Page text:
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Topic: Using metallic thread is like kicking Mr T in the face...  (Read 1534 times)
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sirensrising
« on: August 06, 2007 09:41:55 AM »

...you know it would look really cool, if it was physically possible.

How do you tame the beast? As I'm sure you all know, it seperates into about 12 different wiry pieces when you just look at it, let alone use it. Maybe it's easier with cross-stitching? I have some really pretty pale gold, silver and bronze threads and I'd probably like to use them sometime.

Any tips? I was thinking of smothering them in hair gel to keep the thread together, but, you know, sticky.
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Immaculata
« Reply #1 on: August 06, 2007 01:02:37 PM »

I've heard about people using vaseline or the kind of grease you use for instruments. I haven't tried it yet, but I will soon.
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darkmistyfire
« Reply #2 on: August 06, 2007 01:18:59 PM »

Would bees wax work?
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pixing
« Reply #3 on: August 06, 2007 04:02:28 PM »

remember that anything that you put on the thread will bleed over to other threads and the canvas... I can't picture an application where that wouldn't matter, but I'm sure it's possible

As an experienced cross-stitcher,  my advice is to avoid it if at all possible, I do.   Smiley   It's a total PITA to work with. 

Alternatively, I would clip the threads and work with 1/2 the length that you usually would as it degrades with each pass.  Also it would be helpful to treat it as if you were using the hand-dyed threads (like Weeks) and do a complete X at a time and not run in one direction and back the other way.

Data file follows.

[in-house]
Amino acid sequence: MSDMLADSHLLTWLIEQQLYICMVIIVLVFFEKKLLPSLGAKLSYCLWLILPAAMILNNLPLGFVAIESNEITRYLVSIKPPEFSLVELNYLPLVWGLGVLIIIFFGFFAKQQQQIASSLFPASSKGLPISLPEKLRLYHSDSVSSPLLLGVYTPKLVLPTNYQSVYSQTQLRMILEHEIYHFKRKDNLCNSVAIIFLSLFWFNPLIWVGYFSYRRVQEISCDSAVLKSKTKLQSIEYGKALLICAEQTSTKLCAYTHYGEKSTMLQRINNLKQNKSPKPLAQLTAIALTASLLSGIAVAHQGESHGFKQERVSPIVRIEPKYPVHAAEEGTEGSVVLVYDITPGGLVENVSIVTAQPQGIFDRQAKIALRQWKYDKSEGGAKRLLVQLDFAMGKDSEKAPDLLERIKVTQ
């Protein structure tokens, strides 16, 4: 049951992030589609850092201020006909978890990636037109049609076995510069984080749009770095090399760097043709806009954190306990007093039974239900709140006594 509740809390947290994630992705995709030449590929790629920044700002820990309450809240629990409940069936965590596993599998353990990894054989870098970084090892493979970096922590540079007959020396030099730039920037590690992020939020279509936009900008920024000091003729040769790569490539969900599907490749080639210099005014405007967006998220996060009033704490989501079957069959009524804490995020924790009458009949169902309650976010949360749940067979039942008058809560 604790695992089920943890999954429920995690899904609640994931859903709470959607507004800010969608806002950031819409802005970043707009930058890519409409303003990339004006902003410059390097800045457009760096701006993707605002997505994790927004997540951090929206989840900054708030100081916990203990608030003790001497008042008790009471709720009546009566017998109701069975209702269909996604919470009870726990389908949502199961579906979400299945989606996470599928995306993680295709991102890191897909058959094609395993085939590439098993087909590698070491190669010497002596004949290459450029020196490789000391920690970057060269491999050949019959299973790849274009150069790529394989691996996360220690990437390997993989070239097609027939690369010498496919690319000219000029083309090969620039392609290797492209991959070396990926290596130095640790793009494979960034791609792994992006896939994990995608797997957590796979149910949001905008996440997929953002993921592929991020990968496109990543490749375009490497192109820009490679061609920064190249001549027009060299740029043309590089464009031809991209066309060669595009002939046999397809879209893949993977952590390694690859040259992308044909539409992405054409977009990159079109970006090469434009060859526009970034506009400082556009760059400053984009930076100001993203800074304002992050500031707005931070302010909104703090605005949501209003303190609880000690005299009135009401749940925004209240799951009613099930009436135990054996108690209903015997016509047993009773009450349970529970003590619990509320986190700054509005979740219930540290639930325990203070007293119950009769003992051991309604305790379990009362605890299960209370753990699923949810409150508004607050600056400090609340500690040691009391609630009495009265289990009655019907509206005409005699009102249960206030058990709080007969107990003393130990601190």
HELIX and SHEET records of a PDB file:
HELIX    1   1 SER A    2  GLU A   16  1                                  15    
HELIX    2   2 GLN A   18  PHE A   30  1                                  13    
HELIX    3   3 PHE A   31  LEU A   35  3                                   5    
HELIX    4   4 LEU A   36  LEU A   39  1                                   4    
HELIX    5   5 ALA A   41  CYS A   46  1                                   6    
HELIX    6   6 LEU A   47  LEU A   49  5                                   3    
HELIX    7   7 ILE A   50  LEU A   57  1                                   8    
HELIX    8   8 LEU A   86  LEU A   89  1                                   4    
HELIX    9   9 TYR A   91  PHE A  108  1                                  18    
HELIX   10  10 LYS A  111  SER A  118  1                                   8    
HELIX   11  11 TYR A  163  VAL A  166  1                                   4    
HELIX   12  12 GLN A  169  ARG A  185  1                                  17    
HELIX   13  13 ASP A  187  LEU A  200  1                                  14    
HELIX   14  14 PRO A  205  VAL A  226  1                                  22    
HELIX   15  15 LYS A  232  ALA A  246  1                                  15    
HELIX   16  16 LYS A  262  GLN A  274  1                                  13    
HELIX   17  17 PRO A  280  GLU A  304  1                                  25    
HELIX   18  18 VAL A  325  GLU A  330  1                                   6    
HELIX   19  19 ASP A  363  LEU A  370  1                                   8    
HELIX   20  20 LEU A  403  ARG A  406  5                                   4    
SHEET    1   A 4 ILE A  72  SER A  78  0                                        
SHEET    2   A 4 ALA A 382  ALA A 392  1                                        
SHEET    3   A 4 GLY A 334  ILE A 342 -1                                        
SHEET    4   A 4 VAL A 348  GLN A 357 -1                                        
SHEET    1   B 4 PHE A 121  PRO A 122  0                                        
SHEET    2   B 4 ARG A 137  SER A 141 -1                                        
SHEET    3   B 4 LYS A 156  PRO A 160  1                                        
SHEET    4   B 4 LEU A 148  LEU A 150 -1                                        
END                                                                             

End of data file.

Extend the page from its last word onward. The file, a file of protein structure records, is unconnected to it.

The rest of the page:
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krissykat
« Reply #4 on: August 06, 2007 06:03:49 PM »

I've only done it once. I singed the ends of the thread with a lighter as I cut them. It made a tiny bump of melted thread at the end but it wasn't bad. It did keep the the strands from splitting apart too badly. I'm sure I don't need to tell anyone to be very careful if they try this. But I did anyway.  Grin
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« Reply #5 on: August 07, 2007 07:38:18 PM »

I actually use a needle threader when working with metallic thread. I must have short attention span though, after I sew with it, I swear I never will again, then there is a next time.  Cheesy
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Beetastic
« Reply #6 on: August 08, 2007 09:01:22 AM »

I use thread conditioner I bought mine at Ben Franklin's in Seattle but you can get it a Joann's here is the link to what it looks like http://www.joann.com/joann/catalog.jsp?CATID=cat3227&PRODID=prd12014&source=search
I love it just for normally embroidery and rayon thread too.

Hope this helps.
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« Reply #7 on: August 08, 2007 11:34:31 AM »

Oh! Thanks Beetastic! I'm gonna try some of that.
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« Reply #8 on: August 09, 2007 11:17:33 AM »

Oh, I gotta give big ups to Thread heaven.  It is the only thing I've found that makes metallic thread worth the effort.  It makes the thread go through the fabric like buttah.  You still need to use short lengths of thread though. 

Out of curiosity, what brand of metallic thread are you using?  I've found DMC to be particularly nasty, even with thread heaven.
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gallstones
« Reply #9 on: August 09, 2007 11:29:33 AM »

For the skeins of embroidery/needlework metallic thread--work short or couch it.

Metallic threads for machine stitching hold up much better. It is more fine though and using more than one strand at a time might create problems--you will have to experiment. I use a lot of this for hand embroidery. Probably more economical too than the other stuff.

For either, I use a large eye needle so the hole the thread passes through is bigger than the diameter of the thread.
« Last Edit: August 09, 2007 11:32:56 AM by gallstones » THIS ROCKS   Logged
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